Living — and Buying — Locally
Try buying a souvenir T-shirt these days and you can see through the window that it’s half off, but the store is never open. Need some watertight Wellington boots, however, and you can find them here all winter during normal business hours. There are good Island businesses committed to serving Islanders’ needs, but the state of the economy is making every retailer’s challenge greater. We are all shopping less, so we all ought to shop strategically when we do.
Consumption is not something Vineyarders like to flout, and that’s to our credit. Still, we need shoes and we want to frame the family photograph from the holidays, and a new book or sweater can brighten up a dark day. And, even with a growing commitment to eating locally, most of us rely on the supermarket for much of what goes into our meals, particularly at this time of year. So it’s worth considering the broader philosophy of shopping locally.
Retailers provide the largest proportion of the Island’s economy, rivaled only by the construction sector. Thankfully, Vineyarders have fought considerable battles to preserve an identity apart from suburbia, by objecting to chain restaurants and stores. Yet many of us routinely make off-Island trips to “stock up,” and of course it is even more tempting when we all are worried about our wallets.
Consider, though, that as big box chain stores have grown, the result has been the loss of tens of thousands of independent retailers and their employees. A study by David Neumark at the University of California-Irvine found that every new Wal-Mart store eliminates many more retail jobs than it creates.
Such stores have had the cascading effect of driving manufacturing overseas and wages down, and they rarely give back to their communities the way local stores do. A study in Maine by the Institute for Local Self-Reliance found that only 14 cents of a dollar spent at a big box store remains in the state’s economy, while independent retailers spend more than half their revenue locally. As a researcher there put it: “They bank at local banks, hire local accountants, advertise in local media, and require many other local services that chains do not. For mid-sized and smaller cities especially, this is a vital source of economic activity and jobs that pay a middle-class income.”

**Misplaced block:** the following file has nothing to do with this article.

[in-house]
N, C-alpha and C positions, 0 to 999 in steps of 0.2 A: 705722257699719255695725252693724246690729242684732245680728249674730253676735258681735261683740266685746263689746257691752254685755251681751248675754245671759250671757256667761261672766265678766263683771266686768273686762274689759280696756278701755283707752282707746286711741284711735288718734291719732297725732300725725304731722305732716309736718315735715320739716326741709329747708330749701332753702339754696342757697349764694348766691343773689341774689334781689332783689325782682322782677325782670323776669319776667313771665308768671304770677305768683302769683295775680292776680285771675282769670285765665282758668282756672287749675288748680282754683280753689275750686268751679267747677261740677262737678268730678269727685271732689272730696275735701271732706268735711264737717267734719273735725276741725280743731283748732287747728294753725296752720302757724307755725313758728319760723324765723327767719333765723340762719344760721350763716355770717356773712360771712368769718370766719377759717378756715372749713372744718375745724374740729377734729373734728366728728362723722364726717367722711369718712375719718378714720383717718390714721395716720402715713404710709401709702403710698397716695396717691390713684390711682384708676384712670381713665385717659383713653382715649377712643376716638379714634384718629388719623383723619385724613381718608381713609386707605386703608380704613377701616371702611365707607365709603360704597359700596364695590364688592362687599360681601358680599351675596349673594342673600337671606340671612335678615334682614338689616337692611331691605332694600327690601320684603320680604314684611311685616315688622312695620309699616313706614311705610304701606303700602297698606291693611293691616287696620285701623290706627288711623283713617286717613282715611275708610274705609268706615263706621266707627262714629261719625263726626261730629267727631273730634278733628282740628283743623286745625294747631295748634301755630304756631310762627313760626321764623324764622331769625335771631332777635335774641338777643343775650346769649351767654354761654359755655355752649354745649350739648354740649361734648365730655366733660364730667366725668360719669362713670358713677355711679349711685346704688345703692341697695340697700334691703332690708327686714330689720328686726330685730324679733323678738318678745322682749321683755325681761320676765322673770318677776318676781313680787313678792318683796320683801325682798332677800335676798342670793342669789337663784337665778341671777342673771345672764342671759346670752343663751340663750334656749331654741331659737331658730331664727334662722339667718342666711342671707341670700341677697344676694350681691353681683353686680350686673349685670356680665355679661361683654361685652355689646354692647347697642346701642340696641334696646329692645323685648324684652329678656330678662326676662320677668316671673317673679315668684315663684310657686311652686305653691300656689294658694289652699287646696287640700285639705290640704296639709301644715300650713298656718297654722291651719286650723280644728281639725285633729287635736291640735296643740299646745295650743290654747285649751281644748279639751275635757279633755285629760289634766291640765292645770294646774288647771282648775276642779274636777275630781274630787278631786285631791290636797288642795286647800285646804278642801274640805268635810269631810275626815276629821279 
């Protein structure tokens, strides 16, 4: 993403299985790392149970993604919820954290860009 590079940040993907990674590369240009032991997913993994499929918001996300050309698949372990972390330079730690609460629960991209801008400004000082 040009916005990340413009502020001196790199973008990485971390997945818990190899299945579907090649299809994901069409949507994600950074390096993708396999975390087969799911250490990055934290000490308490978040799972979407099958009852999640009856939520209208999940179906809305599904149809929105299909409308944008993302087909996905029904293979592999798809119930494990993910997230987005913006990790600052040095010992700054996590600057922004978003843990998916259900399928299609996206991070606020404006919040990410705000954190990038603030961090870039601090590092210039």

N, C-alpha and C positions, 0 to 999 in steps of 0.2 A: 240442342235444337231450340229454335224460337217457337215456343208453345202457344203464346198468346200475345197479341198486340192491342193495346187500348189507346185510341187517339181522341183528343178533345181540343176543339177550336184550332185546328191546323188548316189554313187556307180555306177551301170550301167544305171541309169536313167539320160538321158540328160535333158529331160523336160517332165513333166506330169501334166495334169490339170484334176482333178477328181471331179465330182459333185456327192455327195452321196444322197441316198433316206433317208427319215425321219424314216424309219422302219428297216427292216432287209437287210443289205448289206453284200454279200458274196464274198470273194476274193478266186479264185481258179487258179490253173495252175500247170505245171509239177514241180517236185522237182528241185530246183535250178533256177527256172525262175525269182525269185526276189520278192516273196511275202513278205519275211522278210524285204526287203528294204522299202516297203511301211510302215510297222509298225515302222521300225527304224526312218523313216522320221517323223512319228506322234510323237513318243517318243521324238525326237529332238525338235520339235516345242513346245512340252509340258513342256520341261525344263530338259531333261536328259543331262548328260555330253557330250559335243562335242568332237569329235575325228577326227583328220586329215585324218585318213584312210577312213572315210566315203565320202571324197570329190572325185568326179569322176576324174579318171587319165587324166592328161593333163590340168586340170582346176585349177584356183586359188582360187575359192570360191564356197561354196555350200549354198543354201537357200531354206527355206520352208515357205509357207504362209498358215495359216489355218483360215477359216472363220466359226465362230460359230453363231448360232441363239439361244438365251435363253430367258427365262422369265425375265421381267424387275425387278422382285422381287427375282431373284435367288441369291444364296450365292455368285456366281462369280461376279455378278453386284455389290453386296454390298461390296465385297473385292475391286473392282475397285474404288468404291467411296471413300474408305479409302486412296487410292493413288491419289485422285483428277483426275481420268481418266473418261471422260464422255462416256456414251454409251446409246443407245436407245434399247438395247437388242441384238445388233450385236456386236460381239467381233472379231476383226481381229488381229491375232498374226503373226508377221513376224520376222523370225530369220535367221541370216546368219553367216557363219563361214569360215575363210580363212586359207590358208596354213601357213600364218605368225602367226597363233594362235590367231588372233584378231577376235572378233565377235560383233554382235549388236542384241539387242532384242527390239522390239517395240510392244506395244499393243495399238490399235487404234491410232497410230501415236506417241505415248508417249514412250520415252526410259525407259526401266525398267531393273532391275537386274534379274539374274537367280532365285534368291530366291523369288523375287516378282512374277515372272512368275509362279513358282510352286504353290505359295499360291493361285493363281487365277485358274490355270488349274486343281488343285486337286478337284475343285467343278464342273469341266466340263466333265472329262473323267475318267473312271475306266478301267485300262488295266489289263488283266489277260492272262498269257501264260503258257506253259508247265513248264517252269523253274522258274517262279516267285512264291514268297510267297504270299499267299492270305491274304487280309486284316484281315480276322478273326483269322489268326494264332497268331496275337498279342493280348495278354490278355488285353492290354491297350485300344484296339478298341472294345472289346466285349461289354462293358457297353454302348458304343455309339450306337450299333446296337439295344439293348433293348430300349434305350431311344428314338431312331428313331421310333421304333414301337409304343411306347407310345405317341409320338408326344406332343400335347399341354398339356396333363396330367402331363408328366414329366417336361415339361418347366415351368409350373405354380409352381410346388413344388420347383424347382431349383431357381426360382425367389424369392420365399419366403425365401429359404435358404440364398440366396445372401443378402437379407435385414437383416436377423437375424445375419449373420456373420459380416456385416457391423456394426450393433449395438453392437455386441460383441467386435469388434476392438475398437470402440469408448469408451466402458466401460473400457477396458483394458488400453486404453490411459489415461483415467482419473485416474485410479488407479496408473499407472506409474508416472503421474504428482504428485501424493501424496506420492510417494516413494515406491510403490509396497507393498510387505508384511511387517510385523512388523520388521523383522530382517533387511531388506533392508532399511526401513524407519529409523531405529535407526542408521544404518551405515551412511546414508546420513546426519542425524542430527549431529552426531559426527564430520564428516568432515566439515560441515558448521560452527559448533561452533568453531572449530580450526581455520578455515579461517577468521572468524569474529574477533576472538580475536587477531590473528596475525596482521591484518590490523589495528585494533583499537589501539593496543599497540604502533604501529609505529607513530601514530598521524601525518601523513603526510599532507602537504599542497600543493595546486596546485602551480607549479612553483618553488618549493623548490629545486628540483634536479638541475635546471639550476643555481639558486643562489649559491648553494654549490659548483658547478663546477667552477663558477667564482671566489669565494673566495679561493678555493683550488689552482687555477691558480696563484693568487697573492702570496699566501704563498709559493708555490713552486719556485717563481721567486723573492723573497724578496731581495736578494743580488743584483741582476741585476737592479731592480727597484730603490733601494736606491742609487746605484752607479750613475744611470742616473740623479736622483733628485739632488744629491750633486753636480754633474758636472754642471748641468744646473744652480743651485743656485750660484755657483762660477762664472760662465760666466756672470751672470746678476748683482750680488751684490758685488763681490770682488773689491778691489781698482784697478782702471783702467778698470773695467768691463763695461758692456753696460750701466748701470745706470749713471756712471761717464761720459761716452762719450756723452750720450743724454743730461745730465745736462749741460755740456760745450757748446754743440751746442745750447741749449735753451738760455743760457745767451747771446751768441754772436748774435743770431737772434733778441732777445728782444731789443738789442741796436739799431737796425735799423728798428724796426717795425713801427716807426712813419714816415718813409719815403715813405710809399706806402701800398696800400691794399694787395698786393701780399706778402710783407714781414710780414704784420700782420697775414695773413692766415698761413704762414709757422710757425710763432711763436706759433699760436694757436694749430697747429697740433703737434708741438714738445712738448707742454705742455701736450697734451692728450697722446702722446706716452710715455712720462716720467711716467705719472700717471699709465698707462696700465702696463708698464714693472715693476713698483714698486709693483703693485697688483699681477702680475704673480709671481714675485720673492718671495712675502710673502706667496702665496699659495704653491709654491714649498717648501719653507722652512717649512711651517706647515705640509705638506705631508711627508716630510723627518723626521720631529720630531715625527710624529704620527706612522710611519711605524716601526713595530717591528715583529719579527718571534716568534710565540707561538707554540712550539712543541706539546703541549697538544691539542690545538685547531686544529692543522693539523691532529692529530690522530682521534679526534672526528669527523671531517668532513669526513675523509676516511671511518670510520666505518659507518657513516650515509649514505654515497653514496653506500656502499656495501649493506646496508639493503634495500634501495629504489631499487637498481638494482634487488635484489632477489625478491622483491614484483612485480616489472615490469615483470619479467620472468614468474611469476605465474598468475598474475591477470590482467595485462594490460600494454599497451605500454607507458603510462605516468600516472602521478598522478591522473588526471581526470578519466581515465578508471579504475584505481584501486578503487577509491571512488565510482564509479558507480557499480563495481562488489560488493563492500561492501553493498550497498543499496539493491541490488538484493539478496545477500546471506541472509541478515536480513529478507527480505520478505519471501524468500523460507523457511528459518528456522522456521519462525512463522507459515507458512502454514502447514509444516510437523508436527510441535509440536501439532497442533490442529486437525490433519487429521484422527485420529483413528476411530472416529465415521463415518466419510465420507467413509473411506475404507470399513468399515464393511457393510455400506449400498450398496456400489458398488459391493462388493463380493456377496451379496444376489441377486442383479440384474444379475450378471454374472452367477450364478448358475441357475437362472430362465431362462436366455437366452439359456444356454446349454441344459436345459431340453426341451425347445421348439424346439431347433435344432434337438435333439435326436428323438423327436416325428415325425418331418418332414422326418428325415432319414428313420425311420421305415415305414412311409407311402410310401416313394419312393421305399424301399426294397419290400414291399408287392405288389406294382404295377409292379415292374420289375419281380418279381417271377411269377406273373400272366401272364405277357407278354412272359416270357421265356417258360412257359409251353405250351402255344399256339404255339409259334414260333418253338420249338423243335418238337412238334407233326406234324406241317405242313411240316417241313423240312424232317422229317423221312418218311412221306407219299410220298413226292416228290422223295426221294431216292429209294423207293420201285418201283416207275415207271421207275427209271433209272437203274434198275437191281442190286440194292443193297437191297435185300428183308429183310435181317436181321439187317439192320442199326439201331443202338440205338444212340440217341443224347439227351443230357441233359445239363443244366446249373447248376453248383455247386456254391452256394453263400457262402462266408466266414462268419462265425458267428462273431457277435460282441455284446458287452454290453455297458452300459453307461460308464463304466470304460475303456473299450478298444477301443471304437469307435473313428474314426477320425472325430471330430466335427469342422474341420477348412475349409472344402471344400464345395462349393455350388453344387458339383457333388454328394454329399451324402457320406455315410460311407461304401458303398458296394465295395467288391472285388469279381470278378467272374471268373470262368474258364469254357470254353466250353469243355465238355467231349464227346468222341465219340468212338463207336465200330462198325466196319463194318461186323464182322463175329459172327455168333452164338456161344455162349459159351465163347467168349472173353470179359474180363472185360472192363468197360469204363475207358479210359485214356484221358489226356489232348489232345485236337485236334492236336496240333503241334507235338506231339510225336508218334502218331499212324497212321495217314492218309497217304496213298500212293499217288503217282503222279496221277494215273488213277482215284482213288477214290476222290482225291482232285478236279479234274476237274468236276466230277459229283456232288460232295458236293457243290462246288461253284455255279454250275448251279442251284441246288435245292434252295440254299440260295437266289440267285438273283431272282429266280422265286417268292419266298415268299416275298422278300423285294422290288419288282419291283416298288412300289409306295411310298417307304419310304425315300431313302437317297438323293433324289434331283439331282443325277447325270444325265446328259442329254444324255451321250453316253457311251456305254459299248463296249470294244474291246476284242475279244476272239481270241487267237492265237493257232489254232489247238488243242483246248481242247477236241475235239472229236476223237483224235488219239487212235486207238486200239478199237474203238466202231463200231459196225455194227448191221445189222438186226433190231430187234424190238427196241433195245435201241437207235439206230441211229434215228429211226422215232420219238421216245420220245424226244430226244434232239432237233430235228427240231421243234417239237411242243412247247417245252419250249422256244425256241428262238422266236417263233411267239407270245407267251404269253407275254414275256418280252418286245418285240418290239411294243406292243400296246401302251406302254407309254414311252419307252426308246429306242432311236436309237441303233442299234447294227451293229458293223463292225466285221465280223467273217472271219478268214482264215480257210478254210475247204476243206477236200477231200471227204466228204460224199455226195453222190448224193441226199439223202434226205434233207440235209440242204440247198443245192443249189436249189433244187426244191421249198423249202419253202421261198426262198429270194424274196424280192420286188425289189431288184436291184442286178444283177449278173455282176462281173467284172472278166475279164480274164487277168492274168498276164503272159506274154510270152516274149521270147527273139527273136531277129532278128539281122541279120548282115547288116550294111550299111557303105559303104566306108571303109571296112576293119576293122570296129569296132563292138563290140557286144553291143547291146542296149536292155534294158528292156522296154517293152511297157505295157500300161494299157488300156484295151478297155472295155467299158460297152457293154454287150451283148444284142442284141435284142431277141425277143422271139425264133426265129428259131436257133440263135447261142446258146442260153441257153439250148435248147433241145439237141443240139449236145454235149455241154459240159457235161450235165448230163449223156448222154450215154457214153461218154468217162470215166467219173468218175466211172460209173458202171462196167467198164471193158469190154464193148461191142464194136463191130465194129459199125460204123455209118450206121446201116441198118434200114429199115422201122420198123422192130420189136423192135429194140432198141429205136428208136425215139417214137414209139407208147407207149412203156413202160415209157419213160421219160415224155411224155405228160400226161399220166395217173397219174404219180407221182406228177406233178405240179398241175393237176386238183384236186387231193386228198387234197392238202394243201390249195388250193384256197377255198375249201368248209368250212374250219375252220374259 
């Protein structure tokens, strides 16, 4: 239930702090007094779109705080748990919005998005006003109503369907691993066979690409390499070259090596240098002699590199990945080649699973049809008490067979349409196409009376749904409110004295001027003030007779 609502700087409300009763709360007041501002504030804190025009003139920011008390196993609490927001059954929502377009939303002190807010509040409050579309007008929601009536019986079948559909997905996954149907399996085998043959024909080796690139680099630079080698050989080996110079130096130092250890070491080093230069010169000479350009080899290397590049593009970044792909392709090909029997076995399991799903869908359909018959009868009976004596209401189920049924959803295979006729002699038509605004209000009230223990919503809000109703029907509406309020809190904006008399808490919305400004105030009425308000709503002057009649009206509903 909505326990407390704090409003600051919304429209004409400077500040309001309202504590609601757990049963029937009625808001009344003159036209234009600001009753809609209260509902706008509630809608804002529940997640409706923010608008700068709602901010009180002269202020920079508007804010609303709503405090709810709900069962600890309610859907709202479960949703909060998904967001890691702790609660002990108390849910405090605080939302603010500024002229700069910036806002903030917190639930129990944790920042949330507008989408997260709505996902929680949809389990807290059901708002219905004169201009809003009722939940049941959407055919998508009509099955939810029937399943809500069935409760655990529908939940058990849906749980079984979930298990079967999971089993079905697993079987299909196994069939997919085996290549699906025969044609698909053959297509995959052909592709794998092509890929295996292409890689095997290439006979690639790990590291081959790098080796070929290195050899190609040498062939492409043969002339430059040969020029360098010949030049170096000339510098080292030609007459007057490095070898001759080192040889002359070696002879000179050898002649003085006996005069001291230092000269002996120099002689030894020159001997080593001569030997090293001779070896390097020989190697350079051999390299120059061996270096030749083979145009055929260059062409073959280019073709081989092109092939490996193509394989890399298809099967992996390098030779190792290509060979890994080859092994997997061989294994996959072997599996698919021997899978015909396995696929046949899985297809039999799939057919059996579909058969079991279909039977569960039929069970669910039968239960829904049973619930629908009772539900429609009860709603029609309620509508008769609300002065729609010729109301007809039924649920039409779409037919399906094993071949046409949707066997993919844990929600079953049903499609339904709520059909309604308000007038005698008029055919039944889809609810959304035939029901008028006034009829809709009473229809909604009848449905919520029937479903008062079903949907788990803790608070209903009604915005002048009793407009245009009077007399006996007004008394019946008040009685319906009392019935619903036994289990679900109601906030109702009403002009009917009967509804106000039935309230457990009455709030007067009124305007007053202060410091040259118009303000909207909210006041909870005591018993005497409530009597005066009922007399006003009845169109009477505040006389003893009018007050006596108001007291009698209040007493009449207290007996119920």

The Vineyard’s retail landscape is changing, as it does from time to time and often in sync with the seasons. But our local stores provide year-round jobs and services, needed more than ever this year. Edgartown Books is open this winter for the first time, while Bunch of Grapes is up seven days a week in its temporary quarters. LeRoux at Home can inspire a great winter stew with a single new knife. At stores like The Green Room in Vineyard Haven or Basics on Circuit avenue, you can find the clogs you need in winter as well as the Crocs that sell in summer. Bowl & Board has the frame you need for that photograph. Sun Dog in Edgartown has foul-weather gear ready when the weather turns foul. Sure, you could buy it all online or off-Island. You might even get it cheaper. But when you do, you make it harder for local stores to be here next time, when you need it in a hurry.
Consumers still have much to weigh up, so the Gazette this week begins weekly reports on prices at Island gas stations and grocery stores. Similarly, we showcased last week how well-fed you can get at Island restaurants for less than twenty dollars, and we hope to do more investigative eating. Islanders do want to help sustain a prosperous business community here, but they want to do it wisely. We hope our readers find this a valuable added service from another local business, the Vineyard Gazette.